So I can tell you, with scars on my body and my heart, that you will live. You will thrive. You will see the world, but you will feel safest where you belong, which has always been with yourself and the family that you choose. You have chosen to make a living out of music, and music will treat you well. She is a fickle muse, music is, but she will be your compass, your sextant, and your anchor.
And I can assure you, Jimmy, that you will always belong with the family that you choose for yourself. You will struggle to believe this as a 21 year old, as I struggle to believe it as a 31 year old. You will always feel the need to prove yourself to everybody you meet, and on your darker days, you will want to hold up your scars to the world to say, “do you see how you fucked me over?!” You will want to isolate yourself from the crowd, because you will always believe that the crowd will not make room for you.
So look at your friends. Look at them right now, because they will make room for you. They already have. And that journey that you’re going to walk for the next 10 years? You will never be abandoned, and you will never be left behind. Though there may be some profoundly lonely seasons, you will always have a companion to guide you on even the darkest nights of your soul.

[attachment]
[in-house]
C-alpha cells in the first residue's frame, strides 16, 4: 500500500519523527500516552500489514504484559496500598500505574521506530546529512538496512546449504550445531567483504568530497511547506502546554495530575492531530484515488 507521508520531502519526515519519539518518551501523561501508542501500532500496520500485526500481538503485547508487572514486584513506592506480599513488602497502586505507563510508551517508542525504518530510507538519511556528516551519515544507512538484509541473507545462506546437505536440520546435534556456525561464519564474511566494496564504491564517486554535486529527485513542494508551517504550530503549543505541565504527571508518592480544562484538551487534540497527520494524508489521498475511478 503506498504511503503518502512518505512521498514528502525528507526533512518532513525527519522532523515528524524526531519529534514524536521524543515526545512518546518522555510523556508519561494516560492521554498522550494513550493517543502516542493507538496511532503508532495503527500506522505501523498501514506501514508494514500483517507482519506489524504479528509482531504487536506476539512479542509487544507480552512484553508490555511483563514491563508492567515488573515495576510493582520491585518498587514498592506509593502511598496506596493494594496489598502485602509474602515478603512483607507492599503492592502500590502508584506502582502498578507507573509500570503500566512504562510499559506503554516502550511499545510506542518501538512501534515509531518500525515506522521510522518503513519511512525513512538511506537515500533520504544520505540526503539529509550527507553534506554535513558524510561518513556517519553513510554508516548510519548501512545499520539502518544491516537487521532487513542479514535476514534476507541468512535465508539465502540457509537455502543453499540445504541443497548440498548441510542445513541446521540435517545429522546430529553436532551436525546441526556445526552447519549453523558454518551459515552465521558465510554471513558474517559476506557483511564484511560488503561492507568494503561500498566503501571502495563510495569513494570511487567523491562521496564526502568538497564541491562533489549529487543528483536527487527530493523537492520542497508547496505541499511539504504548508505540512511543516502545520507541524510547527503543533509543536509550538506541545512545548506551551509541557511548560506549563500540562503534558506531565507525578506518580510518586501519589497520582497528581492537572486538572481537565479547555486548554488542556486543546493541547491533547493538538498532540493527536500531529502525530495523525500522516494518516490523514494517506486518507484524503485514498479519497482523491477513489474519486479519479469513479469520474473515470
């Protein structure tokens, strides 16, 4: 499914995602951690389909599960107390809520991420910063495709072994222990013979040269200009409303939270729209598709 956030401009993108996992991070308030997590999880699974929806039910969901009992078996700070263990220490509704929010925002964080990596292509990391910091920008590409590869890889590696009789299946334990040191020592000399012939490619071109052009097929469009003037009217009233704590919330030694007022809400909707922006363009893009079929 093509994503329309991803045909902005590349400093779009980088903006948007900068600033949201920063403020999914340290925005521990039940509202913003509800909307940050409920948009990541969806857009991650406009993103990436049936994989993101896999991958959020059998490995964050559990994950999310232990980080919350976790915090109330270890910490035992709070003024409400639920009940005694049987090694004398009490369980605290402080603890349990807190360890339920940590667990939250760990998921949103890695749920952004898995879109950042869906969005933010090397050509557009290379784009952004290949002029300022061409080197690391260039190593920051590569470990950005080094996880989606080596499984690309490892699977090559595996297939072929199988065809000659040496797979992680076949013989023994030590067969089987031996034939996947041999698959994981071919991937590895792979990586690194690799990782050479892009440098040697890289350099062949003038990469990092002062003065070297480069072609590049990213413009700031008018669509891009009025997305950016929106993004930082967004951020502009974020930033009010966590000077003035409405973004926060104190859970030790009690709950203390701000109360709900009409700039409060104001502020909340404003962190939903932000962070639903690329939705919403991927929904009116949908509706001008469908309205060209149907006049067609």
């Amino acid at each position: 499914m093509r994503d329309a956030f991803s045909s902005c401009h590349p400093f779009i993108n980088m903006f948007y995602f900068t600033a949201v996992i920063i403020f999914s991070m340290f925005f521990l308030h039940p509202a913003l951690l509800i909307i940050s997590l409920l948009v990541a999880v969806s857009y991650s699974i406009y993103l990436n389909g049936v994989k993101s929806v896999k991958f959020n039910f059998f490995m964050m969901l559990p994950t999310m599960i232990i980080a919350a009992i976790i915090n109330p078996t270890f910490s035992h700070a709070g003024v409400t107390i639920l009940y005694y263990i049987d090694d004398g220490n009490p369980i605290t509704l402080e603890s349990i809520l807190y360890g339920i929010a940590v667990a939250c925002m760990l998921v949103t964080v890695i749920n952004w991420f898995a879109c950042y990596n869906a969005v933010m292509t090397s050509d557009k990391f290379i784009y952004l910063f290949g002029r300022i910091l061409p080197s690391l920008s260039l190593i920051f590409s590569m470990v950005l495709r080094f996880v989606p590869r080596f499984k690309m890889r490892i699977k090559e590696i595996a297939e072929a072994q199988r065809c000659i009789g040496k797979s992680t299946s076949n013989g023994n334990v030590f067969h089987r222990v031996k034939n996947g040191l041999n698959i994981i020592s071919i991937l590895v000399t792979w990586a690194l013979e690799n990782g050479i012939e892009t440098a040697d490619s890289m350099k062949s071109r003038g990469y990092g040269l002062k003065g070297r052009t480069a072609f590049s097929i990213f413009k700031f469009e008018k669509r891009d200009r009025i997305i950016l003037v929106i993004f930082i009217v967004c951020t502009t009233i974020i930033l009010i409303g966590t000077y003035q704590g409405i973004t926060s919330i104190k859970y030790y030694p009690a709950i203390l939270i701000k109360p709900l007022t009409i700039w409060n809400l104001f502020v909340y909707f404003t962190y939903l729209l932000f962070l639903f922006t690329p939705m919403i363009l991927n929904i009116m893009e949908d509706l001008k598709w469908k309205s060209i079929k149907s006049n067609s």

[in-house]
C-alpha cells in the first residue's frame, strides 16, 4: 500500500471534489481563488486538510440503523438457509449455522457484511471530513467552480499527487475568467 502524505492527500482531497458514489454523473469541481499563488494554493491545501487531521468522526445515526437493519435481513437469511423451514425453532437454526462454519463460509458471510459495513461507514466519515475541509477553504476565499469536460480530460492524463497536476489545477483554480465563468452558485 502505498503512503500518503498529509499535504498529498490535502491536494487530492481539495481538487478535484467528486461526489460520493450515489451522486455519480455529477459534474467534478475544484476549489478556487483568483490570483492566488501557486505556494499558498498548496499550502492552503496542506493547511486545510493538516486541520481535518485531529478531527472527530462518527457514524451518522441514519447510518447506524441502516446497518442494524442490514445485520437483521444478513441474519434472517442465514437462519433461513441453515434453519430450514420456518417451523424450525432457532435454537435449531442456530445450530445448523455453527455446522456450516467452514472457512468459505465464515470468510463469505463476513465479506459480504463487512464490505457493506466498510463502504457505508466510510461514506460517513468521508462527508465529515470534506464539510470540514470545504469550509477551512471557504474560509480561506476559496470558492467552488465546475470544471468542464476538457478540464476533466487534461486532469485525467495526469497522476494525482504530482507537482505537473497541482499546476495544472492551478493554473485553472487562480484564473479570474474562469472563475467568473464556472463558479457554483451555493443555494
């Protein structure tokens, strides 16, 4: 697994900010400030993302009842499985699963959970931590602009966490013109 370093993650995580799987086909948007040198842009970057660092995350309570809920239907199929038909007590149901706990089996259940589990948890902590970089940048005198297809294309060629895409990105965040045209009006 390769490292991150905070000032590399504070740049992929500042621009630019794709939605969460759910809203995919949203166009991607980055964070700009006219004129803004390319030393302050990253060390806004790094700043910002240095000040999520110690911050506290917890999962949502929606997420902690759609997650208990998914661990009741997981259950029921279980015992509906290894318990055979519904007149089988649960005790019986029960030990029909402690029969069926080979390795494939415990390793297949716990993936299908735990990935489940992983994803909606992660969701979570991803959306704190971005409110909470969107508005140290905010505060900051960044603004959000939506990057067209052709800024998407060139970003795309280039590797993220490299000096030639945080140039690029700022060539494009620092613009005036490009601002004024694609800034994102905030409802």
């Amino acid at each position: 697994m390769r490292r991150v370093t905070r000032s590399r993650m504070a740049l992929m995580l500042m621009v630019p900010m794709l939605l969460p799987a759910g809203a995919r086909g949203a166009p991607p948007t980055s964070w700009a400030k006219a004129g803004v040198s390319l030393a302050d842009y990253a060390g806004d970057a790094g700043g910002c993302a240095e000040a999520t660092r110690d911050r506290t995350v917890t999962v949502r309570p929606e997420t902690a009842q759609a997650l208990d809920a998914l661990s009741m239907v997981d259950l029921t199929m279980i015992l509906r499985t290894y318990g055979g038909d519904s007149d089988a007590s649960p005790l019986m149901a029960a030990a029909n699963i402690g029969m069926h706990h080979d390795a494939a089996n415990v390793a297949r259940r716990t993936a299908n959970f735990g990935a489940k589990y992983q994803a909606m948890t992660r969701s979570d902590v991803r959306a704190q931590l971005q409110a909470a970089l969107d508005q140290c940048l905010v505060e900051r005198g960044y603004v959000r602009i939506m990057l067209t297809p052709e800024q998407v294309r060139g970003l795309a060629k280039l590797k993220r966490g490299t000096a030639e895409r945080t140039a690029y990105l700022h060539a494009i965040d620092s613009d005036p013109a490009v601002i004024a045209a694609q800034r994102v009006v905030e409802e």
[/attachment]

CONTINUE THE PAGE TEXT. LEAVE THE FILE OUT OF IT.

Now look at yourself, with your Red Chuck Taylors and your graduation gown, your tassel tangled up in your beard, your diploma in hand. You don’t know this yet, but you are one tough son of a bitch. You need to know that, no matter what happens in the next decade, you will survive. You will survive every bad decision you make, and you will survive every bad decision made on you. You will live through every calamity of life, and no act of God will tear you down. I know this, because I am writing this letter to you, and my heart beats with love, my nerves pulse with passion for who you are and who you will become. Anybody who challenges your masculinity neither knows you nor respects you; you do not give them an ounce of your respect, either. You are funny as hell and quick on your feet. You love people well, and I so deeply respect your expectations for significant relationships. I am so excited for you to meet some mentors and heroes of mine on this journey; I know that you will love them well, as they love me well. But you need to stay focused on this present day, with all of its pomp and circumstance, because this day is all that you have.
Finish this season well, Jimmy. You may have the diploma, but you’ve got one more night with your friends on this campus. Finish well. Say your Goodbyes and Thank yous and I’m sorrys and I love yous, because you may never see some of these people again. Or you just might, but say them anyway before you drive away from this place.
I am so proud of you, Jimmy, and I am proud of that man that you will become.
With love and deep admiration,
This essay is part of an ongoing series on my experiences with grief and resilience. Read the rest here: